Muddy Waters - Muddy Waters at Newport 1960 (1960), 4/10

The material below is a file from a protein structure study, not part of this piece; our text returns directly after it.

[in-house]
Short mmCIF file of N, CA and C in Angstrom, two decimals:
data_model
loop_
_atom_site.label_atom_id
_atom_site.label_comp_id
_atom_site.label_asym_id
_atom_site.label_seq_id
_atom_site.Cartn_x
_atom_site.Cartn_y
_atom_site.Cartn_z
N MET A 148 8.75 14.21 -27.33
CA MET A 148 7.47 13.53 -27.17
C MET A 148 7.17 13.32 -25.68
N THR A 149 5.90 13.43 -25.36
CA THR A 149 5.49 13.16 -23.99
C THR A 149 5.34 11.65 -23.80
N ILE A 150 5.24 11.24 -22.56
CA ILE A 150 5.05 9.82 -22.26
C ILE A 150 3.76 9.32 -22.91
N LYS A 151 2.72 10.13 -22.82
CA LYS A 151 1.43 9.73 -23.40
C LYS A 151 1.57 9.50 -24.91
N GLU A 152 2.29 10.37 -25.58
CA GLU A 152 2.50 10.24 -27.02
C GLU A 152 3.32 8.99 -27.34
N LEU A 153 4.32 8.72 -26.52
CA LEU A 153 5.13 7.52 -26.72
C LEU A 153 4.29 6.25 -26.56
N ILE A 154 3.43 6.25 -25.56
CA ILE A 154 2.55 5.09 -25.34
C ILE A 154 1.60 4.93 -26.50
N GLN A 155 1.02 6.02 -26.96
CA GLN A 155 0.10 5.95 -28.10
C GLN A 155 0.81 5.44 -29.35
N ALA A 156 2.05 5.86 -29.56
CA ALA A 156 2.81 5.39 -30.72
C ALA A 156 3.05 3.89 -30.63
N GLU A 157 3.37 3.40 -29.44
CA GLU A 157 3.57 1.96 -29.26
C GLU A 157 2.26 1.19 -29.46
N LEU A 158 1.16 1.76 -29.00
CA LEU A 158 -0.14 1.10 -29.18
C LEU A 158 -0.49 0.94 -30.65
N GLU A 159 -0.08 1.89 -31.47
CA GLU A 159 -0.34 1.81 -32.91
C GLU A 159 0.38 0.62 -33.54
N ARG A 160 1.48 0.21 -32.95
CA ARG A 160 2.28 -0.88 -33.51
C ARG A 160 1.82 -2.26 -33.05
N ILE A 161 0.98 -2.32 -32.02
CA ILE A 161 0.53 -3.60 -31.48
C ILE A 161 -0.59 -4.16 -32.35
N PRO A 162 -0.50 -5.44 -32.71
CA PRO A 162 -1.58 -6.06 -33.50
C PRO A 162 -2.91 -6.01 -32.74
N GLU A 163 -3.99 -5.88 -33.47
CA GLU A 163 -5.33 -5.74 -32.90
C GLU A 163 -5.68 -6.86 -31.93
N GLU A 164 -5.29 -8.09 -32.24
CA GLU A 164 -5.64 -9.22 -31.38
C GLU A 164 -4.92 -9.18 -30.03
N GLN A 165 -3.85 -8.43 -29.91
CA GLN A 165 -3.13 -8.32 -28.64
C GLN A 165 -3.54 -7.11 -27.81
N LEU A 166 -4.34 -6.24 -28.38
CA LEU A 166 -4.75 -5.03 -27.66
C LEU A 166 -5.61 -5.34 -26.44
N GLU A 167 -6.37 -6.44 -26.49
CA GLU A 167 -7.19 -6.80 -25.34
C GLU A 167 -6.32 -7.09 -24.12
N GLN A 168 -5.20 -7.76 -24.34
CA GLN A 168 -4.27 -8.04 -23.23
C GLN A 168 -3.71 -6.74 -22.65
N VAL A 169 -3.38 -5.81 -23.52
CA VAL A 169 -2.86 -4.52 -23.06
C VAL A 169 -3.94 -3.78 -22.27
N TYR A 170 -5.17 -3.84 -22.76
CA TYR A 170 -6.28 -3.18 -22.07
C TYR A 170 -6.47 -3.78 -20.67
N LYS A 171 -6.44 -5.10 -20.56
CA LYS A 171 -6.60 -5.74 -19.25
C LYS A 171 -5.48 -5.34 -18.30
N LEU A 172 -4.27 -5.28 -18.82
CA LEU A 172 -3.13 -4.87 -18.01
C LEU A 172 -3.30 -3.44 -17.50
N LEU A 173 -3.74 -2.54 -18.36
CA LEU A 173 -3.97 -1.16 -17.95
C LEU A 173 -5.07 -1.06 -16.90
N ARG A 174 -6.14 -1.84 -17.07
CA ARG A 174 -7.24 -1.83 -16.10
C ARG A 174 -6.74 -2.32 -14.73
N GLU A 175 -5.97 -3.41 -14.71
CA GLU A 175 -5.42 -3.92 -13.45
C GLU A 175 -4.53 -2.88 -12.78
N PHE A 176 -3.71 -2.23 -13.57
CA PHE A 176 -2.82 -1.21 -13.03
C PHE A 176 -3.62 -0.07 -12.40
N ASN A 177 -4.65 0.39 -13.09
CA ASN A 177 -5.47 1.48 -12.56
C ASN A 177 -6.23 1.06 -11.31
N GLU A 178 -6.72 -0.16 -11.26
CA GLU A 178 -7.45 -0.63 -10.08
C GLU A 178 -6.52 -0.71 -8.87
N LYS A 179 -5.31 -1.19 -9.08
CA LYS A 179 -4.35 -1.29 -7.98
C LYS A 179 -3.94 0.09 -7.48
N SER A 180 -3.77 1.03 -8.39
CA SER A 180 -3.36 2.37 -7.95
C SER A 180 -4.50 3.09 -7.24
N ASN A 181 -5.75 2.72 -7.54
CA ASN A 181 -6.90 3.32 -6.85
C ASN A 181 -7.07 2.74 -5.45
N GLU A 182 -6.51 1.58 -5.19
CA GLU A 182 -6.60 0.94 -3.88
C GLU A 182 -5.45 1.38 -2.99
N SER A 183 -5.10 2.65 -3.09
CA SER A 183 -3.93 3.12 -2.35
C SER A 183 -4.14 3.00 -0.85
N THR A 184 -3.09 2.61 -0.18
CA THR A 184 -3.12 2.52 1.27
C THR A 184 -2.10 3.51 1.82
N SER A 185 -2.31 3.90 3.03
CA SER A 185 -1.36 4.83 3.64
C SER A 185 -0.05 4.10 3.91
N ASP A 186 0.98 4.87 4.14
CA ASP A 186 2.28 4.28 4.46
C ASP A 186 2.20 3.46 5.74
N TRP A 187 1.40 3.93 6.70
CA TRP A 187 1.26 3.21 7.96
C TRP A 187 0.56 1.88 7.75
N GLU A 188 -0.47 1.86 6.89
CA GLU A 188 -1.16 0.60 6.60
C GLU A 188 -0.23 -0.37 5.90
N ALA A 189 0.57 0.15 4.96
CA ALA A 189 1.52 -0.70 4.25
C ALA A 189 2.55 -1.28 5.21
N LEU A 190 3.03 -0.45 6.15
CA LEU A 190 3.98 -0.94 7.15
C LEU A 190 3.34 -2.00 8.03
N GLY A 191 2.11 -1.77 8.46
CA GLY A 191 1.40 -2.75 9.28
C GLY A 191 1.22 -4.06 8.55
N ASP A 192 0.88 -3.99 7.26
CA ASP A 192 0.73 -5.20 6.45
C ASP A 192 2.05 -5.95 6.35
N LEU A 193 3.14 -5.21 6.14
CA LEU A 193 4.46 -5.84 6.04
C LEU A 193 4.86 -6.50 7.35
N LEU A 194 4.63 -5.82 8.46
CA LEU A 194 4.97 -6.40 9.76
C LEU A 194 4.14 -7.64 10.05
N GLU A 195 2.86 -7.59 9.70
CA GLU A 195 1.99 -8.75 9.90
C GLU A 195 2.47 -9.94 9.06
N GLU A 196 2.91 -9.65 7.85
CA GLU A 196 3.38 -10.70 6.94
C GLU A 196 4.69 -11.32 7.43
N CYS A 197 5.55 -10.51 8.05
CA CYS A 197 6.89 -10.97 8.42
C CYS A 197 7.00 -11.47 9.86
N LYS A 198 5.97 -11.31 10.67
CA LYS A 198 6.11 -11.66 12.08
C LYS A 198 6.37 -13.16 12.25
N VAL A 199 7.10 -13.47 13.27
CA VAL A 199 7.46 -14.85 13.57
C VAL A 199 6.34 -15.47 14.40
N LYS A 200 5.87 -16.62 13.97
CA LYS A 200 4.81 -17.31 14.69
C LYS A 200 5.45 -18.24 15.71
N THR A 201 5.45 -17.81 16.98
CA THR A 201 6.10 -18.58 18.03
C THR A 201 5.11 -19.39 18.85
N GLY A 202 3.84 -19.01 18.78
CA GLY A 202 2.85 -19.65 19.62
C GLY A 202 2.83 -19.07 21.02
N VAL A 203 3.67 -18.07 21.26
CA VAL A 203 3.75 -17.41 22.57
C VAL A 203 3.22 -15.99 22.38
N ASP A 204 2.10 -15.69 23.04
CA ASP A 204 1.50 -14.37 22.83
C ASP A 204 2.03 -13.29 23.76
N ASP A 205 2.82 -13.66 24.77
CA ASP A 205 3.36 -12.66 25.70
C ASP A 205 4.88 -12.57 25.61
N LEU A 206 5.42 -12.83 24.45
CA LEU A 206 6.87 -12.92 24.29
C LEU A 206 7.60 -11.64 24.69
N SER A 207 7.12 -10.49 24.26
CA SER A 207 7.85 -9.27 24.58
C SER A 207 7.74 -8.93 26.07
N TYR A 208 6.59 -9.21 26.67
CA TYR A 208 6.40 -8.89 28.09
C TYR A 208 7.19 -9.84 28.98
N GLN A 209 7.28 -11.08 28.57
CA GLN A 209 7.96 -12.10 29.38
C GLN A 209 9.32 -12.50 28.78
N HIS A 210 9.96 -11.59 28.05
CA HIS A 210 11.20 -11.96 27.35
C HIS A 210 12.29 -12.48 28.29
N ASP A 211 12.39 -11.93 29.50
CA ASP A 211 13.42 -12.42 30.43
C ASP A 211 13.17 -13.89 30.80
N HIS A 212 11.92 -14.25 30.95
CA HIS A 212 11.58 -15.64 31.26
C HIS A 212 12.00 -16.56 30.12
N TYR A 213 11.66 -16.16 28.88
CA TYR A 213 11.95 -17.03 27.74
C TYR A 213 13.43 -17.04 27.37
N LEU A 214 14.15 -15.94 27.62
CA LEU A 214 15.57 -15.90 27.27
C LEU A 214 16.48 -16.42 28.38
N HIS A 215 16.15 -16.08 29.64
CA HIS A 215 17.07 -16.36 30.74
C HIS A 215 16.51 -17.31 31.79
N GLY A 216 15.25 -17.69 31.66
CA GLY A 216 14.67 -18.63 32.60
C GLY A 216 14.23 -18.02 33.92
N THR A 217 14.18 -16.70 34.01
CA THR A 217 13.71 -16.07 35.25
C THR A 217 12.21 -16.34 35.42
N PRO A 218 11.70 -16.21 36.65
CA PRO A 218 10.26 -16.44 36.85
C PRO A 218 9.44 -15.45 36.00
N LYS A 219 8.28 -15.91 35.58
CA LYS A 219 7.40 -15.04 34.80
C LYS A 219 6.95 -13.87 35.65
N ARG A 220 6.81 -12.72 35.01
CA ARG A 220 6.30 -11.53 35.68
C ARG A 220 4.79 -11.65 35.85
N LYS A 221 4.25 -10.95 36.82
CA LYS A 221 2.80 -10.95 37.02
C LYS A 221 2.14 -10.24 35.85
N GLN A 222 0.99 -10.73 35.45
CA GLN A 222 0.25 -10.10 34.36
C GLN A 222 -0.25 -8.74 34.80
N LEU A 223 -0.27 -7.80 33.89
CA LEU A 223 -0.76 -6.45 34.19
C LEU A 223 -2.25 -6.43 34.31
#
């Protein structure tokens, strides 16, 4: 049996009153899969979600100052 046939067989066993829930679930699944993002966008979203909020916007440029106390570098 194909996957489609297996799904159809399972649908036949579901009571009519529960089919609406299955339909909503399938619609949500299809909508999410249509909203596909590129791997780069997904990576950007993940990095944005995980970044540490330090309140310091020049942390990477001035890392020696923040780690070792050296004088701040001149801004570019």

Muddy Waters largely sticks to his guns in this live performance but when the band stretches outside their comfort zone the results are surprisingly impactful. Unfortunately, it takes far too long for the album to grow and develop beyond its initially lackluster start, making the experience unworthy of classic status. Still, even the formulaic and predictable are elevated by the leading man’s charisma and talent for tight, consistent delivery. There were more soulful blues artists before and since, but this is still a solid, impressive live performance of electric blues, a genre that struggles for its imparity. The tracks range from tedious to magnetic, creating a harsh shift in energy that simultaneously feels exasperating and relieving. The album illustrates the weaknesses of blues at the beginning of the sixties, perhaps more telling of the genre’s history than of the band’s performance, especially of the leading man. Particularly a song like “Tiger in Your Tank” simply falls flat and does nothing to energize the ears. The second half of the performance, partially due to the audience’s apprehension and partially due to the questionable pacing, sees a remarkable change in energy and signals a much-needed freedom from the tidy presentation of the first. The band and the audience loosen up to feel the music and revive the experience. The apparent unfamiliarity of the audience explains much of this effect but does not help its listenability, especially considering the compositionally challenged first half in comparison to the second. Unsurprisingly, artists like Jimmy Page and Eric Clapton were inspired by a performance as average as their respective tastes, with all of the above focusing on live performance over artistic achievement or originality. The energetic part two of “Got My Mojo Working” sets up a soulful conclusion from “Goodbye Newport Blues” that feels genuine and poetic. There are significantly more stirring blues records, but Muddy Waters performance at Newport still provides a charming window into the blues and its place in history at the start of the sixties.